The bus left the Chinese city of Guiyang shortly after midnight, carrying 45 residents who had been hustled out for a preventive quarantine because they were close contacts of coronavirus patients. By 2:40 a.m., 27 were dead after the bus rolled into a ditch.
The crash early Sunday in southern Guizhou province sparked fury and grief across China, with many calling it a tragic example of the toll of the nation’s harsh pandemic controls. Posts about the accident on social media platform Weibo had accumulated more than 1 billion views by midday Monday.
For many, the bus crash was not just a traffic accident: It reflected the glaring safety risks that local officials across China have repeatedly accepted in pursuit of the “zero covid” policy championed by President Xi Jinping. Late-night quarantine transports have been routine, allowing officials to tout a rapid response, despite the risks from reduced visibility and bleary-eyed drivers.
Since the pandemic began, videos have circulated of local authorities welding apartment doors shut to ensure lockdown compliance, despite the danger to residents in the event of a fire. In Shanghai this year, several residents died after they were prohibited from leaving lockdown to go to the hospital. In Chengdu this month, building managers told some residents to stay indoors during an earthquake to comply with pandemic controls.
For a time, the Chinese public largely went along with the draconian measures. But of late, many have begun to question the economic and human costs of an approach that bears some hallmarks of disastrous campaigns of the past.
The turning public opinion is a challenge for Xi, who is poised to secure a precedent-breaking third term next month. Although China is not a democracy, Xi has sought to present himself as a likable ruler with a mandate to stay at the helm. He has emphasized populist policies like poverty alleviation, anti-corruption campaigns and prevention of coronavirus deaths.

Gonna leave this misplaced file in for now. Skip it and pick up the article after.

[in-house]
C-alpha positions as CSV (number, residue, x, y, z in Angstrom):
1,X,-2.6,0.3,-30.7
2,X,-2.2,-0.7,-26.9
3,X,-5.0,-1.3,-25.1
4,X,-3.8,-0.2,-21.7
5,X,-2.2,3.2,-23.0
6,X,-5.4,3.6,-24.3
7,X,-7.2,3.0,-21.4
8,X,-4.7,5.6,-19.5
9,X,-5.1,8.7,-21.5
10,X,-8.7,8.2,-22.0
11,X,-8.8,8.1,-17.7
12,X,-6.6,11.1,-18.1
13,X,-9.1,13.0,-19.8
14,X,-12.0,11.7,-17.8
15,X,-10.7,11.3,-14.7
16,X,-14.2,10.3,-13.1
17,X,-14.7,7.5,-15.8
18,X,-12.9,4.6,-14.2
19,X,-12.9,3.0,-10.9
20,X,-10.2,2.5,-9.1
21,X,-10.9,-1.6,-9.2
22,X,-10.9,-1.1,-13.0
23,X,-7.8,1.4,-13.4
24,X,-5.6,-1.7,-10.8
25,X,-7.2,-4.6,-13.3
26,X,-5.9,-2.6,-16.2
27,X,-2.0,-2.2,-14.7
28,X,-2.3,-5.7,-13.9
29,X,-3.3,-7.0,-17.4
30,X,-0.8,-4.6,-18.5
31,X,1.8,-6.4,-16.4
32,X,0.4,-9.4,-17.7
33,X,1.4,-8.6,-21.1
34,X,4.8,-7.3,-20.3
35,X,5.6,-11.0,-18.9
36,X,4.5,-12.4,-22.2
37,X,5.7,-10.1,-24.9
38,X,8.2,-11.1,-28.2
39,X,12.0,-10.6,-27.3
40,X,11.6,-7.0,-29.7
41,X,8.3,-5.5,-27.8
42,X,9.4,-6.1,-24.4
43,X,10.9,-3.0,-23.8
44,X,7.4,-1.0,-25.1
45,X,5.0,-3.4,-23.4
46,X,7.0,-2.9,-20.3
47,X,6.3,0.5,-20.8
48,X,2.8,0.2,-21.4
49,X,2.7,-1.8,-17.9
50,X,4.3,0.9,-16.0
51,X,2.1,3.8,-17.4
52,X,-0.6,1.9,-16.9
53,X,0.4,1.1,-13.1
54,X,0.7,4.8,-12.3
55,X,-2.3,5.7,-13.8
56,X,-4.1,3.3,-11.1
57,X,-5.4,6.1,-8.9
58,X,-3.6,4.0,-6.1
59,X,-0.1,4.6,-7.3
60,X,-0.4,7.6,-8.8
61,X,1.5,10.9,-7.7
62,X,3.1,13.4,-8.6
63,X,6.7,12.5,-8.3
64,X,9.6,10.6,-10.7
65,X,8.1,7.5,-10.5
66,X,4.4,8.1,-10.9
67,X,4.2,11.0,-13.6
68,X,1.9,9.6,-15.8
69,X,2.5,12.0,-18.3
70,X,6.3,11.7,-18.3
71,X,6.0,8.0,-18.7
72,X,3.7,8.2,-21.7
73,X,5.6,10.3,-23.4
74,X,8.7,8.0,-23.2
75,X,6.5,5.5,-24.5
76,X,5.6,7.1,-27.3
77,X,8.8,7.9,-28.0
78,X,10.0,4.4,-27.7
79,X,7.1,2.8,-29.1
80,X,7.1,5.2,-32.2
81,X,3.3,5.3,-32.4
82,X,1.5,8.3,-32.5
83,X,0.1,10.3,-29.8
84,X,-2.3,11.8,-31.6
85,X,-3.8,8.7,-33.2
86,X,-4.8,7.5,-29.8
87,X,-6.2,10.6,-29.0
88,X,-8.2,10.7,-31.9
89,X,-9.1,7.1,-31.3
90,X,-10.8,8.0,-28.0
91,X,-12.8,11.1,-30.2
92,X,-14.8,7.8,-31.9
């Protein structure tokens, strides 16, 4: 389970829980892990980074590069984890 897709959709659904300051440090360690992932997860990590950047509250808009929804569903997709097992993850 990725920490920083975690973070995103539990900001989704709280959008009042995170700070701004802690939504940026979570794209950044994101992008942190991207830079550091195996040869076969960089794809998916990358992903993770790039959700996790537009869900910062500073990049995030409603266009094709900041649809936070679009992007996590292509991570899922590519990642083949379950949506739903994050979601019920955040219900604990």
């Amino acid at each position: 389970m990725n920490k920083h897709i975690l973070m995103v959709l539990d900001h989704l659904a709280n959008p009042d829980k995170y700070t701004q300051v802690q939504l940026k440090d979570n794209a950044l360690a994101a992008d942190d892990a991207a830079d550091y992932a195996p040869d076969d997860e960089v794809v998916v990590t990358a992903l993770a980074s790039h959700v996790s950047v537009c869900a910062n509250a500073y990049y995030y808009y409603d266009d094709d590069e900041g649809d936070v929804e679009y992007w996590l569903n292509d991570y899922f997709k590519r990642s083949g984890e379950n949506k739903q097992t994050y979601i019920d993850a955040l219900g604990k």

Guiyang officials made a public apology on Sunday and pledged to cooperate with an investigation. On Saturday, ahead of the crash, one local official, Wang Jie, said the transports were necessary as there were too many close contacts and not enough quarantine facilities in the city. Wang said 19,977 of the 22,696 quarantine rooms in the city were occupied.
Guizhou currently has the largest coronavirus outbreak nationwide, putting heavy pressure on local officials to quell it before a crucial Communist Party congress in October. The province of 39 million residents reported 103 symptomatic patients and 2,355 asymptomatic patients on Sunday.
Guizhou has only reported two covid-19 deaths since the beginning of the pandemic.
The criticism within China over the strict measures has grown as other countries increasingly return to normal. Beijing has declared its intention to ease pandemic controls to improve quality of life and usher in an economic recovery, but has remained unwilling to end its lockdown policy for local outbreaks.
Chinese authorities say they cannot risk a huge wave of covid-19 deaths like in the West. Under China’s “zero covid” policy, there have only been 5,226 coronavirus deaths officially recorded as of Sunday, compared with more than 1 million in the United States. A peer-reviewed study published in Lancet in April estimated the excess mortalities in China in 2020 and 2021 could be nearly four times the official tally.
Public backlash against lockdowns has been widely censored in China, including on Monday. But a number of critiques of the Guiyang government were allowed to circulate, including from commentators who are usually government supporters.
Hu Xijin, the former editor in chief of China’s state-run Global Times, and usually a defender of the government’s pandemic policy, questioned why the bus was on the expressway after 2 a.m., when long-distance buses are barred from driving.
“Why did Guiyang city have to transport quarantine subjects in a manner that is suspected of serious violations?” he asked, in a post on Weibo late Sunday. “For such a large-scale, long-distance transport, did it really have to be done so late at night, and was there really no alternative?”
Few details of those killed in the crash had emerged by Monday afternoon, though one unnamed woman reported her mother’s death on Weibo.
“She hadn’t gone out of the house except to take covid tests for half a month,” wrote the woman. “It is inexplicable that she was killed while being bused to quarantine. I can’t accept such an ending.”
The woman did not respond to a request for comment, and The Washington Post was unable to immediately reach other family members of victims.
Online criticism also centered on harsh conditions on the quarantine buses. A video posted on Weibo on Monday showed passengers dressed in white and blue hazmat suits rapping on the sides of the bus and yelling to be let out to use the toilet.
Qu Weiguo, a professor at Fudan University’s English department, called in an online post for the Guizhou government to release the names and ages of the victims. “Please don’t keep using that cold label, ‘people associated with the epidemic,’” he wrote, citing the official phrase for those sent to quarantine.
Lyric Li in Seoul, and Pei-Lin Wu and Vic Chiang in Taipei, Taiwan, contributed to this report.